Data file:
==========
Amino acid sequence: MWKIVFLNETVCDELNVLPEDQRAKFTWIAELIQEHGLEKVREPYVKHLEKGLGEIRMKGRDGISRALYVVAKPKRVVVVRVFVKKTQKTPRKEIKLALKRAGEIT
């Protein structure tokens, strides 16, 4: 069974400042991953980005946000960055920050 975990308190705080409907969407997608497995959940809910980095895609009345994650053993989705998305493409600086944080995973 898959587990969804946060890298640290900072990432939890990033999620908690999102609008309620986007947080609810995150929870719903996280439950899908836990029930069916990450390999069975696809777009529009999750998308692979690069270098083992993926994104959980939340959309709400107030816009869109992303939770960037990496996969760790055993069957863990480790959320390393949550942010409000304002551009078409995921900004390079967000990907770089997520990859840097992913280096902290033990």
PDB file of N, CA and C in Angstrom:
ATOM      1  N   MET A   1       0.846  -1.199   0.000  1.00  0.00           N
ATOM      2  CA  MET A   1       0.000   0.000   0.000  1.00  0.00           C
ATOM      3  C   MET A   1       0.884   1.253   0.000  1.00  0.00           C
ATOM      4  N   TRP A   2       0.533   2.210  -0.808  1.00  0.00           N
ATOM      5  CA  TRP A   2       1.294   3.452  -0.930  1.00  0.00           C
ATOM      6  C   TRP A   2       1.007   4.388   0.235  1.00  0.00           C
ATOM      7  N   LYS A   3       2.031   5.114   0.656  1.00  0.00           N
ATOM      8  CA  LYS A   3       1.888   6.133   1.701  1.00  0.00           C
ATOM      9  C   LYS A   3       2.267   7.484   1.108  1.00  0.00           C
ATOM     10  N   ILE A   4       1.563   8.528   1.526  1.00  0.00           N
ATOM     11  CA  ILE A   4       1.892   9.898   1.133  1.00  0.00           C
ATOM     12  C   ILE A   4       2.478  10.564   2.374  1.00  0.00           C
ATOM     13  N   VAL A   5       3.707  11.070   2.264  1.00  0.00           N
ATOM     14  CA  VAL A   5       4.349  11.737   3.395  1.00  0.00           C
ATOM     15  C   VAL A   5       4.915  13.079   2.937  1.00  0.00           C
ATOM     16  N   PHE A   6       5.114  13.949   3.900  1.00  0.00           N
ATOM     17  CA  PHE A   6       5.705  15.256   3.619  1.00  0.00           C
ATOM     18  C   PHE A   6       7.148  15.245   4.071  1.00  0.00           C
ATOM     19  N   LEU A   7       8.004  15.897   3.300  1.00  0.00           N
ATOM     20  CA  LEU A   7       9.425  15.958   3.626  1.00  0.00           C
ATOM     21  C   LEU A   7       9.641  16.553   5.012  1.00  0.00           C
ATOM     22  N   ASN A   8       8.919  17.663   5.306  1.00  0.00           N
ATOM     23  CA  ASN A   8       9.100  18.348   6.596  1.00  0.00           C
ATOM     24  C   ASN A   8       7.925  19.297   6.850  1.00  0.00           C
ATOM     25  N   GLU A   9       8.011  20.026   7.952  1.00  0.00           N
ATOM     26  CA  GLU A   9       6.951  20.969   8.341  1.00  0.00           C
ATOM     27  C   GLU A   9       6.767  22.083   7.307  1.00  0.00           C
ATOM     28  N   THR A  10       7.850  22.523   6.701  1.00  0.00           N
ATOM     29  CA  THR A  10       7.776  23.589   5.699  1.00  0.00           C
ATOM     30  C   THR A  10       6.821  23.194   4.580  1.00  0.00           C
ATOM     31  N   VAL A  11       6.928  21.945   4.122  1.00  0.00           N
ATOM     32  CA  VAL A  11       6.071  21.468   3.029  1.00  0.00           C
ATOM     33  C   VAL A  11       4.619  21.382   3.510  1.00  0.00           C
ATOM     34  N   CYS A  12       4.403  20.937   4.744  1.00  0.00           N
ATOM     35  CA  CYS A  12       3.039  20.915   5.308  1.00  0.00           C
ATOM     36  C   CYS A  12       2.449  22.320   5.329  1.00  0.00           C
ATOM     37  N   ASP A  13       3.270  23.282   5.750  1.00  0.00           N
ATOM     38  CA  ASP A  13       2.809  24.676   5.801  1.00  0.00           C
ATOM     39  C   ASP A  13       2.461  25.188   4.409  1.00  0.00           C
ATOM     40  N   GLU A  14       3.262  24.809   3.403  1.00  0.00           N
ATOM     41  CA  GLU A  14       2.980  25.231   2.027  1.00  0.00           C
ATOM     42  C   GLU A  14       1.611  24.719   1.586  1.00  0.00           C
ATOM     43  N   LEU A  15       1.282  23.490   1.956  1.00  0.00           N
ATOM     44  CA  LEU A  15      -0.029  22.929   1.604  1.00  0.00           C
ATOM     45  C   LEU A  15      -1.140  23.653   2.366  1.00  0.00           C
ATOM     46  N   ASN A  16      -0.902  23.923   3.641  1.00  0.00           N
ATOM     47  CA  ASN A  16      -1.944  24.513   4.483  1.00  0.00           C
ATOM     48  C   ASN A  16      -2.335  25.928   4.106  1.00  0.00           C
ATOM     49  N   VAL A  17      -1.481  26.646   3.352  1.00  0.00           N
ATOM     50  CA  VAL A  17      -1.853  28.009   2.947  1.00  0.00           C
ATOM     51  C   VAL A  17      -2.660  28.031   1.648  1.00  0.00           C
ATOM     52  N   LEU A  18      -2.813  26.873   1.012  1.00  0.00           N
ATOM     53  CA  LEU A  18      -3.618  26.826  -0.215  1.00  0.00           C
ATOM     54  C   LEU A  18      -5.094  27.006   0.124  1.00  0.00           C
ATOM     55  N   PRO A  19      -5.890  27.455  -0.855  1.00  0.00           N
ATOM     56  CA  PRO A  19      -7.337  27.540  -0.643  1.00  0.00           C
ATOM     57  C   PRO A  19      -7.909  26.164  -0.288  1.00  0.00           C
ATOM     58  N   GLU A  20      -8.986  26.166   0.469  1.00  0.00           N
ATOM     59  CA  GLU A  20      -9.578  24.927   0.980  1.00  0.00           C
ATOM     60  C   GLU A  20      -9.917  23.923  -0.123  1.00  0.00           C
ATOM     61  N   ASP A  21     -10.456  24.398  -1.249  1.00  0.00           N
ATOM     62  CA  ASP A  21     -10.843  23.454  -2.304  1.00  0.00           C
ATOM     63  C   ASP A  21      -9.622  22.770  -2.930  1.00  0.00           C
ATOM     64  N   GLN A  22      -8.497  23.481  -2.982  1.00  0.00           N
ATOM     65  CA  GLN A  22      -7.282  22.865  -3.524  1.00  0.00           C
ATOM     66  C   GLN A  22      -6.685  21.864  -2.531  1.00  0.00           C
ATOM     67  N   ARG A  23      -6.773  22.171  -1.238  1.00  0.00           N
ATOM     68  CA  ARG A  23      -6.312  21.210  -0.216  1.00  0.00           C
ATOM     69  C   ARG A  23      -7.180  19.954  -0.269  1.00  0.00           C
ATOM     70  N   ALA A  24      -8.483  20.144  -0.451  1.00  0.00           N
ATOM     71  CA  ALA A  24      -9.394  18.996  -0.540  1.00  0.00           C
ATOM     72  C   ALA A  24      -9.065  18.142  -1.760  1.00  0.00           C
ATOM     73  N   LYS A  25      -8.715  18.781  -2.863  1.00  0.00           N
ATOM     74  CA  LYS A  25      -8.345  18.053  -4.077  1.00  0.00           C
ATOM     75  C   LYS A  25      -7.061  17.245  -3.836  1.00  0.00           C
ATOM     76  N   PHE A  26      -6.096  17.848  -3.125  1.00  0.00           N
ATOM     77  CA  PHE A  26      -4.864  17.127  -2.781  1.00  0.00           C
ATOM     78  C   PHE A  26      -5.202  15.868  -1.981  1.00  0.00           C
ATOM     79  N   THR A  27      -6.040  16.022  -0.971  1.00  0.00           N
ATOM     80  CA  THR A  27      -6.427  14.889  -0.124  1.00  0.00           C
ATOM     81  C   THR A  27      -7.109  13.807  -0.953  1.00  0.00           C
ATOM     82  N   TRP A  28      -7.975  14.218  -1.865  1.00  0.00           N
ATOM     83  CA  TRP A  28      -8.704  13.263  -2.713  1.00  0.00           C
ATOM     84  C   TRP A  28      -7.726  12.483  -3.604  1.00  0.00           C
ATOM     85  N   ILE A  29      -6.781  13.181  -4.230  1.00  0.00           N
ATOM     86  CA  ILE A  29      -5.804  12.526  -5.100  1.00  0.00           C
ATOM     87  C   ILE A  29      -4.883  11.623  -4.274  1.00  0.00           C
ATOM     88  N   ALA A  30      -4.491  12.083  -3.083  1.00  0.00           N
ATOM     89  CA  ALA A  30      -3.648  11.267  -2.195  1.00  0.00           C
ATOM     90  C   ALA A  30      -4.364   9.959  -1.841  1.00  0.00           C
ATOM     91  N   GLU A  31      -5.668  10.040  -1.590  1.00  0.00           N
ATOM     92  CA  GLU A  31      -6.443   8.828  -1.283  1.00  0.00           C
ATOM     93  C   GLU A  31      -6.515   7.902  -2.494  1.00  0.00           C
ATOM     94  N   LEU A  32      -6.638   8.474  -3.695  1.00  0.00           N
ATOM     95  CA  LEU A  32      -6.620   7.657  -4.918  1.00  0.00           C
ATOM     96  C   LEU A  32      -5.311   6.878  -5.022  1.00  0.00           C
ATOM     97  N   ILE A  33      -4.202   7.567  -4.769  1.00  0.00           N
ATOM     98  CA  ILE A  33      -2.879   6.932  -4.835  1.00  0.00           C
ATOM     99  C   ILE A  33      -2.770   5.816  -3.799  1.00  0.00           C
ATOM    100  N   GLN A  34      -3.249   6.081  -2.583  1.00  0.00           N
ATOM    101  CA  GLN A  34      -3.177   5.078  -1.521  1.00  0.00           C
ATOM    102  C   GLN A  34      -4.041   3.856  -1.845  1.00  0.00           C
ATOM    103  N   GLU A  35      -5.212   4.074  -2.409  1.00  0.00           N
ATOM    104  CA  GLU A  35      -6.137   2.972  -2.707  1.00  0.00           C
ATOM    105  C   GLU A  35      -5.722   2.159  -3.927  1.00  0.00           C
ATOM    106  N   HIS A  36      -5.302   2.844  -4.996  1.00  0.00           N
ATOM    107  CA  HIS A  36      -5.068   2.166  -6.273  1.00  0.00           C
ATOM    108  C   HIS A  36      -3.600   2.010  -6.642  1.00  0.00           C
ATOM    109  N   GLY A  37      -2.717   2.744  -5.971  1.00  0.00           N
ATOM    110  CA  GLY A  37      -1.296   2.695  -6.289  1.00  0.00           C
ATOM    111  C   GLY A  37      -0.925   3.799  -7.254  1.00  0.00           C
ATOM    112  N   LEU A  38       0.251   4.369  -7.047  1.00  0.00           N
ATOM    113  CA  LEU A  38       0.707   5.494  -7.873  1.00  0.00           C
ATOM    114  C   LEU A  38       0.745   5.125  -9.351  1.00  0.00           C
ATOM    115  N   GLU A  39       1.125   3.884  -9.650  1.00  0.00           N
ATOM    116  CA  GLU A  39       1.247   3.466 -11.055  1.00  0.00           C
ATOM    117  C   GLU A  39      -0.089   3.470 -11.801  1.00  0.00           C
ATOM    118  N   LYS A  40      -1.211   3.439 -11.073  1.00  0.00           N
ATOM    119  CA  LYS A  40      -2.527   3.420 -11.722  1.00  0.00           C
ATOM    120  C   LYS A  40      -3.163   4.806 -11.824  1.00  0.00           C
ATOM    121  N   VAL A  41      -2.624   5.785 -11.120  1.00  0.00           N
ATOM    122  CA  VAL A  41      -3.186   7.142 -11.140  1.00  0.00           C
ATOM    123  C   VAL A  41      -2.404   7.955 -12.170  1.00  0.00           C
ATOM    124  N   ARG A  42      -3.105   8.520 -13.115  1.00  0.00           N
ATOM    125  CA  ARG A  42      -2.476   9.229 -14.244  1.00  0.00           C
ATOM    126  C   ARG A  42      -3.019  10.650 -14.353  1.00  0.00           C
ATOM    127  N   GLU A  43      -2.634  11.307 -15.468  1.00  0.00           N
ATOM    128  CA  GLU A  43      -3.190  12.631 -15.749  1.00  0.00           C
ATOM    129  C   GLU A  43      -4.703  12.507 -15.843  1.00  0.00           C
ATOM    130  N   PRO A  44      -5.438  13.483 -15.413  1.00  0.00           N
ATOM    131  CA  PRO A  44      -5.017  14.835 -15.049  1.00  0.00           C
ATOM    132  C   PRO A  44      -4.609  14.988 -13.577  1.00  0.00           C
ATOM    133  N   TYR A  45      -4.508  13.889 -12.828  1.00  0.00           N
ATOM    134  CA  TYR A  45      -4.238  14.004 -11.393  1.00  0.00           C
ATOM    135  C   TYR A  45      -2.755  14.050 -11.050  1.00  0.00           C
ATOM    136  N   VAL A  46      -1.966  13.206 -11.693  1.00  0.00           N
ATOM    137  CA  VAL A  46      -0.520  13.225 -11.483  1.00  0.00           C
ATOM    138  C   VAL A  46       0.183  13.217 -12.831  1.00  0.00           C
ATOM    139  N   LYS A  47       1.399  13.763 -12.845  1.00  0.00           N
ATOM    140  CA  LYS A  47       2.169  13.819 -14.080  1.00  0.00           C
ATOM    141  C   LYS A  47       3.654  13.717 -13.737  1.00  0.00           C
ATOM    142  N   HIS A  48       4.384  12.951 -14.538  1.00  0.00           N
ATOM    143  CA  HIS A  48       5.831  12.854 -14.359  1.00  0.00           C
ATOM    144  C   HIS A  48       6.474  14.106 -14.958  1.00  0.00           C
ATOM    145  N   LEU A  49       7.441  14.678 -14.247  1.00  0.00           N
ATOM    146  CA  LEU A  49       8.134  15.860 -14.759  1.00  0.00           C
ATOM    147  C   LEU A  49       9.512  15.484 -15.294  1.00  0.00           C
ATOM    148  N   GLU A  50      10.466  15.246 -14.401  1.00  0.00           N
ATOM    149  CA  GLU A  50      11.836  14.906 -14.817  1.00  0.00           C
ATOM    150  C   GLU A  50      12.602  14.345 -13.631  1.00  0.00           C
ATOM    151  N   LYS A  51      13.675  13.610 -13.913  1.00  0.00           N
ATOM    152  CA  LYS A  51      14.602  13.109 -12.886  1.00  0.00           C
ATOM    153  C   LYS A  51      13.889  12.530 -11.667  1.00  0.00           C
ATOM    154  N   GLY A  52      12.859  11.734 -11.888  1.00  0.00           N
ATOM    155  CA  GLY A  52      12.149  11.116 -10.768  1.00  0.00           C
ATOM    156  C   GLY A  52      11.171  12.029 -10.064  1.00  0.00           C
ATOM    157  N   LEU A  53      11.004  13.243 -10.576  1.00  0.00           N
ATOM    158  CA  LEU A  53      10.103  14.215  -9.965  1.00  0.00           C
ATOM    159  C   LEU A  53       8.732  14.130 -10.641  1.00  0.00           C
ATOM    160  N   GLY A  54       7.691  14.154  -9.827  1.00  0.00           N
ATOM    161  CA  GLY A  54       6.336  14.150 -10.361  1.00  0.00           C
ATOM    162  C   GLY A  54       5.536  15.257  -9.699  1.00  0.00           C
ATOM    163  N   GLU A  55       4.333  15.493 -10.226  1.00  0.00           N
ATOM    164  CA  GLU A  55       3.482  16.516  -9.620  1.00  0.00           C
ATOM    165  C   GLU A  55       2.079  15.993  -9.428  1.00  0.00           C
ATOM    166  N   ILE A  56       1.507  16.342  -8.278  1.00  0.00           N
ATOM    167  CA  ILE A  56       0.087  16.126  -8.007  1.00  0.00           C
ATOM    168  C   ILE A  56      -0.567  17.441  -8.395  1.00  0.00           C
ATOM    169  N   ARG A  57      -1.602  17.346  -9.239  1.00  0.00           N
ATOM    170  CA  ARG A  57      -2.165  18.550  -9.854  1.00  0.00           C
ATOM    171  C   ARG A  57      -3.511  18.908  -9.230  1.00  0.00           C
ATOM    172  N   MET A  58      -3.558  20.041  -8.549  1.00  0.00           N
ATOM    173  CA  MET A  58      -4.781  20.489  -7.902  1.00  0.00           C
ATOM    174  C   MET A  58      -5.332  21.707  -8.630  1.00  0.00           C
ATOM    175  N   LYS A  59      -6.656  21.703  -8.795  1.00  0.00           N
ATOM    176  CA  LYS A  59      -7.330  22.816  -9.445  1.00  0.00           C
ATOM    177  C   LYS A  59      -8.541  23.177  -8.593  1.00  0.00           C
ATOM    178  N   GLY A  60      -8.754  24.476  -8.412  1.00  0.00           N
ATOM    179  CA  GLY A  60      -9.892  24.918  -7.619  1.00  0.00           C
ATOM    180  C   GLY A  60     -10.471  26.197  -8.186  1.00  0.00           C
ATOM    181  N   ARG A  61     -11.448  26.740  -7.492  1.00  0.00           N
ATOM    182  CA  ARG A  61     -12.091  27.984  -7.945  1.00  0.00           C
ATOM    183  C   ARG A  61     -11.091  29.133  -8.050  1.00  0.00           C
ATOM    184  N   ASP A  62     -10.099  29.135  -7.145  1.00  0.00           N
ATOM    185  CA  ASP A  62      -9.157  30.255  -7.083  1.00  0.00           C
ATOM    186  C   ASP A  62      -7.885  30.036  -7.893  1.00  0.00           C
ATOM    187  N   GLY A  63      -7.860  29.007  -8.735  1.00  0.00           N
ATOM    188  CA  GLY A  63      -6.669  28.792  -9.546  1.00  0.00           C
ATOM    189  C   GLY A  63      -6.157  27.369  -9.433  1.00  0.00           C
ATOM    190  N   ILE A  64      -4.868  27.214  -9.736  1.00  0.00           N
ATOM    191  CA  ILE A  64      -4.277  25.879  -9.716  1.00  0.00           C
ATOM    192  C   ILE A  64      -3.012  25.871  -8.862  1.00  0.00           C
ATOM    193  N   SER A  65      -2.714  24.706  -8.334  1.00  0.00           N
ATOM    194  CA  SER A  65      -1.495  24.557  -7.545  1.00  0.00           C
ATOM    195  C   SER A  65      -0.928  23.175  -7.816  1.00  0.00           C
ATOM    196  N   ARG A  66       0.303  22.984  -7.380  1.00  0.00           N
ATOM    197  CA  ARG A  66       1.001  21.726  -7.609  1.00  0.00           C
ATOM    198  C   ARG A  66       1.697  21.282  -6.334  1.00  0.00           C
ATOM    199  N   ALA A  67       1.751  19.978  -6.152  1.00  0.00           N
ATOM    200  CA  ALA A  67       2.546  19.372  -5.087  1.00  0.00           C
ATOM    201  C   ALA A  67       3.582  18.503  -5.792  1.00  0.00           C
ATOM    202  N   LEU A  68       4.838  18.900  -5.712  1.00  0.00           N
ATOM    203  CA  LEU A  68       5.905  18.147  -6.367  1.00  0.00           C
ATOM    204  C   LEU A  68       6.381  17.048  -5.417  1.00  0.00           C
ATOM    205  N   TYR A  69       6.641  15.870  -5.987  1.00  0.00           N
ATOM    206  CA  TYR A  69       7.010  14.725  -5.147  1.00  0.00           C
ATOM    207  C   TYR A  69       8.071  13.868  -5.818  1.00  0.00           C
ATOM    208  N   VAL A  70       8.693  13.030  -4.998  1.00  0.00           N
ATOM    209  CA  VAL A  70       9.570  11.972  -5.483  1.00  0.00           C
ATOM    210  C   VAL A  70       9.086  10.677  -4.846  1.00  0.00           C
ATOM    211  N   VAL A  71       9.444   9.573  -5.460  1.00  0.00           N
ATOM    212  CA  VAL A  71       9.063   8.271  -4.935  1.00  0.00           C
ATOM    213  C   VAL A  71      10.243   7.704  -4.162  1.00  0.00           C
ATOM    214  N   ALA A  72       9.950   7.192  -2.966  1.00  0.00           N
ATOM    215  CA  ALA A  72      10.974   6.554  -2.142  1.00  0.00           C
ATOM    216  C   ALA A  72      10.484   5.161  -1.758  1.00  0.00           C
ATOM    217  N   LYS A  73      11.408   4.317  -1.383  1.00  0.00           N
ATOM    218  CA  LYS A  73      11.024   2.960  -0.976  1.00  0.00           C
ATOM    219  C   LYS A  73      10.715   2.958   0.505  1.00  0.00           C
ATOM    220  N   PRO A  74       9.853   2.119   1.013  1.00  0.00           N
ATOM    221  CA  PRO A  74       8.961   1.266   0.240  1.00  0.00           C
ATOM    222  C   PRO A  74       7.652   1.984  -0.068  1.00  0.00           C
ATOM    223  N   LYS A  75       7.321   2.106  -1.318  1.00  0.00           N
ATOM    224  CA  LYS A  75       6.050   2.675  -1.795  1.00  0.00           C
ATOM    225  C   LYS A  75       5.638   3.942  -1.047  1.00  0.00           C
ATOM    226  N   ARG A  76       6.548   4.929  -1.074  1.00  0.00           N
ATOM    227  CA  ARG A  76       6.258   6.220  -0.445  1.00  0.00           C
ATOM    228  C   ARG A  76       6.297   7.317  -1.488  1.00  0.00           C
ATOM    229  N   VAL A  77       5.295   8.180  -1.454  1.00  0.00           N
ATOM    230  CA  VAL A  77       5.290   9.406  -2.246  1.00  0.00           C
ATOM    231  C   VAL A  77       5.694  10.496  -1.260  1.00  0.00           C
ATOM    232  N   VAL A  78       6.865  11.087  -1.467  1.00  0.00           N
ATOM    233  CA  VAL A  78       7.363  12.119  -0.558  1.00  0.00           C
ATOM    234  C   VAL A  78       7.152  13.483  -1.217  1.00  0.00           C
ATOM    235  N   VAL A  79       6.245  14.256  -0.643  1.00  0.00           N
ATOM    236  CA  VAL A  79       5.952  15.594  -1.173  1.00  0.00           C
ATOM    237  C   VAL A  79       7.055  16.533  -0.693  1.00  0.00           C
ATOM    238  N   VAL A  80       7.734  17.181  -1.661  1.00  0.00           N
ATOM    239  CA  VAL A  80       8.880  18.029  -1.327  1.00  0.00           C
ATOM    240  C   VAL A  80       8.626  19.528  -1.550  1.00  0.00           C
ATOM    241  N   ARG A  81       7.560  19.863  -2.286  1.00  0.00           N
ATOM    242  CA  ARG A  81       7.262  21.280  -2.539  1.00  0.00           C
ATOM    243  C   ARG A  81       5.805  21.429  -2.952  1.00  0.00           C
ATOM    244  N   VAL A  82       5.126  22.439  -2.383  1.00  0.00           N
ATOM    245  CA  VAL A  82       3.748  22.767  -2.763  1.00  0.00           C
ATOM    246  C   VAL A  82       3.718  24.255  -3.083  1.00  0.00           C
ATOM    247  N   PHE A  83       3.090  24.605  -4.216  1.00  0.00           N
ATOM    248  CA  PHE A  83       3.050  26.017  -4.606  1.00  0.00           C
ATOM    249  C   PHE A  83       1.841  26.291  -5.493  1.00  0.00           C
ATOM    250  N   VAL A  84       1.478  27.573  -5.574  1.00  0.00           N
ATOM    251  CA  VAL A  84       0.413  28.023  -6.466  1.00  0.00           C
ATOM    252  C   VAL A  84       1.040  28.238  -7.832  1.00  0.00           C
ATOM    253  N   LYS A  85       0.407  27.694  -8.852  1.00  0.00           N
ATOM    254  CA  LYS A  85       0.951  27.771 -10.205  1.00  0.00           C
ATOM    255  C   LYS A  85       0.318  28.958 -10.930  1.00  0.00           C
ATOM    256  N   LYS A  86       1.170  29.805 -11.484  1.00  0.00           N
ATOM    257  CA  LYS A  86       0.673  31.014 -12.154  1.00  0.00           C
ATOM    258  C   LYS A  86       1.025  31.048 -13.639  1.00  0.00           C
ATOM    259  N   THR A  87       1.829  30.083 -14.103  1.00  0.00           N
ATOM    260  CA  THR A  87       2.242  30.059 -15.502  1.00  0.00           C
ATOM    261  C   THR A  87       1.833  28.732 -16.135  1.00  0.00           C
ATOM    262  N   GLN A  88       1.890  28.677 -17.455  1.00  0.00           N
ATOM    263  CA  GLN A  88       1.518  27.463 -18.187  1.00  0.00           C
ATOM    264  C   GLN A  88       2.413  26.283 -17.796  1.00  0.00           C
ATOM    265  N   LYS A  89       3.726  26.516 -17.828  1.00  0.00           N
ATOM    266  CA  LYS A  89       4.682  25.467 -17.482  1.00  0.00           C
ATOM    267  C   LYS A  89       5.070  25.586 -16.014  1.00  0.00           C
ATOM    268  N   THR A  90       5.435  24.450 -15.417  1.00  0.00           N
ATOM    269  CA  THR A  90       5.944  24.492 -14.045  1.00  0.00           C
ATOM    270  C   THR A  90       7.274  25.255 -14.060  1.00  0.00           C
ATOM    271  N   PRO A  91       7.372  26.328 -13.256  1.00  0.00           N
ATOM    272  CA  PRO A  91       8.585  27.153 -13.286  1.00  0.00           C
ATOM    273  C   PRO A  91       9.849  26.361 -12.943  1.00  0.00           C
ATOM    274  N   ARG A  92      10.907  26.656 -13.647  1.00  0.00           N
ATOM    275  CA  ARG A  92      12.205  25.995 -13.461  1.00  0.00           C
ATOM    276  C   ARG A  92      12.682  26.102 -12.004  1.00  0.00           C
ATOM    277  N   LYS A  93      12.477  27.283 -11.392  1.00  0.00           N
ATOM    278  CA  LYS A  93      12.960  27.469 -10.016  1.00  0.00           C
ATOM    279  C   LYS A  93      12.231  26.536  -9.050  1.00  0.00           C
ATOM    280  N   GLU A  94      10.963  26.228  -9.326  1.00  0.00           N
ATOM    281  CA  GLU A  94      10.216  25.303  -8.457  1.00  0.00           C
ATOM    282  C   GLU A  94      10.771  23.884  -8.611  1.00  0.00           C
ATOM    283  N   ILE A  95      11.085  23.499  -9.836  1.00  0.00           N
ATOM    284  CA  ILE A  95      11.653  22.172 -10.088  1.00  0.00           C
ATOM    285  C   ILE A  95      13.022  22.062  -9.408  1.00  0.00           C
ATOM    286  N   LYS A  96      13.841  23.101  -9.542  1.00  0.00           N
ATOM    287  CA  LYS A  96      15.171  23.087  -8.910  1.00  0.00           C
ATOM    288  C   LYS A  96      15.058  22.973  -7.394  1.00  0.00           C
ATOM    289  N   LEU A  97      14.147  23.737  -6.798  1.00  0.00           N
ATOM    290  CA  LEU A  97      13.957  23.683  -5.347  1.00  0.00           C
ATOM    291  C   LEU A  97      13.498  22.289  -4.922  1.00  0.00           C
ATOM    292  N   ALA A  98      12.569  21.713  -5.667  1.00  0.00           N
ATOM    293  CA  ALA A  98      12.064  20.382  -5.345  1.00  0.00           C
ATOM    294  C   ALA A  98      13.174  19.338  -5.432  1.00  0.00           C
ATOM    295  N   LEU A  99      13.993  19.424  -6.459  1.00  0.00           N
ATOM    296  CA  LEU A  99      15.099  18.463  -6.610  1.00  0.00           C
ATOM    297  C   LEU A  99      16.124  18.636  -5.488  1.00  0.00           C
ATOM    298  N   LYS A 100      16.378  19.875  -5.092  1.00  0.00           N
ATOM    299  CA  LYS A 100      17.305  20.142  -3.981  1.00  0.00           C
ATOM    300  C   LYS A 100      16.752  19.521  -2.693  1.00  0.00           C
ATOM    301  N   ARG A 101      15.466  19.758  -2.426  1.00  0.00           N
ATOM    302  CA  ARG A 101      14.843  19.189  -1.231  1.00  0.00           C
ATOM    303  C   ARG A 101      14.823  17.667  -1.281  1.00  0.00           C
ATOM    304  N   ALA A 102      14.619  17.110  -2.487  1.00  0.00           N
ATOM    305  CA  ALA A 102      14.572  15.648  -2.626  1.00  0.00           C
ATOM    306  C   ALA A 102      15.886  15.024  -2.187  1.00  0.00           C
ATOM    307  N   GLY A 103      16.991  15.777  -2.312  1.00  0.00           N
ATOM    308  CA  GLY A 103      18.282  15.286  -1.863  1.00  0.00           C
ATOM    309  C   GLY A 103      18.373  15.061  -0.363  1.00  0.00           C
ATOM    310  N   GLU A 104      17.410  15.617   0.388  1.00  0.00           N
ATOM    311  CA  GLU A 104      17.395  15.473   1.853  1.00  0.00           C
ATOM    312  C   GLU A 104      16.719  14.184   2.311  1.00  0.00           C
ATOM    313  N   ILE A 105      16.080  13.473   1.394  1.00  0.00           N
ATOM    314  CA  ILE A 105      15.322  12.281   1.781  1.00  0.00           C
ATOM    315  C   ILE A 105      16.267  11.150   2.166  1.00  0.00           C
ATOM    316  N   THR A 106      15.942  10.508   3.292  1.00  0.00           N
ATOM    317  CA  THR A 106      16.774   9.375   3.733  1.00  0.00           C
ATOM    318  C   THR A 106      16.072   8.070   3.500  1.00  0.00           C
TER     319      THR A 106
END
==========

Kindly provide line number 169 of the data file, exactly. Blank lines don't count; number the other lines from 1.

ATOM    166  N   ILE A  56       1.507  16.342  -8.278  1.00  0.00           N